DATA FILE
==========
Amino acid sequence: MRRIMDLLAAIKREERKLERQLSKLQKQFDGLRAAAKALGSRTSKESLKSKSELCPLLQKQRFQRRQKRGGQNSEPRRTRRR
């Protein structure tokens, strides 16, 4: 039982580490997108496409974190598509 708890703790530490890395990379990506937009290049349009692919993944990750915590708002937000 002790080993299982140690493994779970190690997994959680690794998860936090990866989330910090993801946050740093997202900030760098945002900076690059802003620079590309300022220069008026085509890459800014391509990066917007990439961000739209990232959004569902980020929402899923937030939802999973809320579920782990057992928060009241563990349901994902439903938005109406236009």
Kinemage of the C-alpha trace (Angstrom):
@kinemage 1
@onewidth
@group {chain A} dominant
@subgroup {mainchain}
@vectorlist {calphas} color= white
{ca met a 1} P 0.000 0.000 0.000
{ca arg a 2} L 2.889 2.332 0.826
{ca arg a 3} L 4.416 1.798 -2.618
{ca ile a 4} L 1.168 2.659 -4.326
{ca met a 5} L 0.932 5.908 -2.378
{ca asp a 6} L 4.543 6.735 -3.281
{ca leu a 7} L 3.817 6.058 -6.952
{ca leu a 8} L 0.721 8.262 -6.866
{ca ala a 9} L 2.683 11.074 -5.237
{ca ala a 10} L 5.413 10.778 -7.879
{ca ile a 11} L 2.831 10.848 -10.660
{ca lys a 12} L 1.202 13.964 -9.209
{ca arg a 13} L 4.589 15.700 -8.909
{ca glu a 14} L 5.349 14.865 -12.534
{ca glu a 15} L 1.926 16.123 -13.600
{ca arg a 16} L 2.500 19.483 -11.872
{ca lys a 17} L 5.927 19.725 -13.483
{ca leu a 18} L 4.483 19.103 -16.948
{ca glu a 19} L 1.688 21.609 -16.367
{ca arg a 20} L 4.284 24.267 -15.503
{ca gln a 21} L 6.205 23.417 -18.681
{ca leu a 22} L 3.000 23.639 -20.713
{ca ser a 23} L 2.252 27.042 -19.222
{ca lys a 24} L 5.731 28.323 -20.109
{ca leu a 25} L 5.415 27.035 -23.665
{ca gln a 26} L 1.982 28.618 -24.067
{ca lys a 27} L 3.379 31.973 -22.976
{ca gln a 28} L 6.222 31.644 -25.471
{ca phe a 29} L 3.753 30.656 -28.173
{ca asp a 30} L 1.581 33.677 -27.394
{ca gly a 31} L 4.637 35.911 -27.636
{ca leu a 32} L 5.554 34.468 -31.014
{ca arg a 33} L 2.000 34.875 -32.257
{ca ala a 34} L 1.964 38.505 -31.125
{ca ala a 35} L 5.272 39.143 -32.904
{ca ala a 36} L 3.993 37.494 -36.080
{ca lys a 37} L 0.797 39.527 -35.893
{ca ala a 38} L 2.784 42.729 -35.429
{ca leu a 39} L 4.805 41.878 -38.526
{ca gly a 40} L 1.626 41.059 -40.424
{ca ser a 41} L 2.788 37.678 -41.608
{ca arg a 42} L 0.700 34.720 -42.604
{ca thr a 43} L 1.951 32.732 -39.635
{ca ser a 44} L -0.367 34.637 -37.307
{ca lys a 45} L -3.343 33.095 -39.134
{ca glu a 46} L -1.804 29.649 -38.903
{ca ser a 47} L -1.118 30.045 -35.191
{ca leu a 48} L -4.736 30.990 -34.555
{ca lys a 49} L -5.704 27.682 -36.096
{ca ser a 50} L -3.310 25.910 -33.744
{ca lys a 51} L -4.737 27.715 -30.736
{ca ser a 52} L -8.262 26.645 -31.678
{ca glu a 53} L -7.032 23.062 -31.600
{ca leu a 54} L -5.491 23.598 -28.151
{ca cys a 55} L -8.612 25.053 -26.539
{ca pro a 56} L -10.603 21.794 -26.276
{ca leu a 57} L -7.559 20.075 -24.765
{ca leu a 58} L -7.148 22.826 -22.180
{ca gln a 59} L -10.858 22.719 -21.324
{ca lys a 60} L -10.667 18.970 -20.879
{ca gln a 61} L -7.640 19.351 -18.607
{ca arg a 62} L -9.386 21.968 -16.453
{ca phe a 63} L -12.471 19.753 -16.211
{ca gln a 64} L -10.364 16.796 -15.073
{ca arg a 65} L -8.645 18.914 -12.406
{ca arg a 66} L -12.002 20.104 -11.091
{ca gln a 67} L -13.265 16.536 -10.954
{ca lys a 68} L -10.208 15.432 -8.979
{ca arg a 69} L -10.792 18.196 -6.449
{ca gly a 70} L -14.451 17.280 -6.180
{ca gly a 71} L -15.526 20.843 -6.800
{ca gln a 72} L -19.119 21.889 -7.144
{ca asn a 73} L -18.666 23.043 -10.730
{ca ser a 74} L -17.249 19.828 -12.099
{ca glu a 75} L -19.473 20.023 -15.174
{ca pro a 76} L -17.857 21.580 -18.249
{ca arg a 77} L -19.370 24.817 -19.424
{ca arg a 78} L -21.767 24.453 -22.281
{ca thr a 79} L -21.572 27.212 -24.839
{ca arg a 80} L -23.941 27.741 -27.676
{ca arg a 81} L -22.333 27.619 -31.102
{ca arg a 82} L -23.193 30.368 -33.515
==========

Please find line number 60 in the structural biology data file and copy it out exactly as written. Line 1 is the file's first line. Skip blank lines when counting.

{ca ser a 52} L -8.262 26.645 -31.678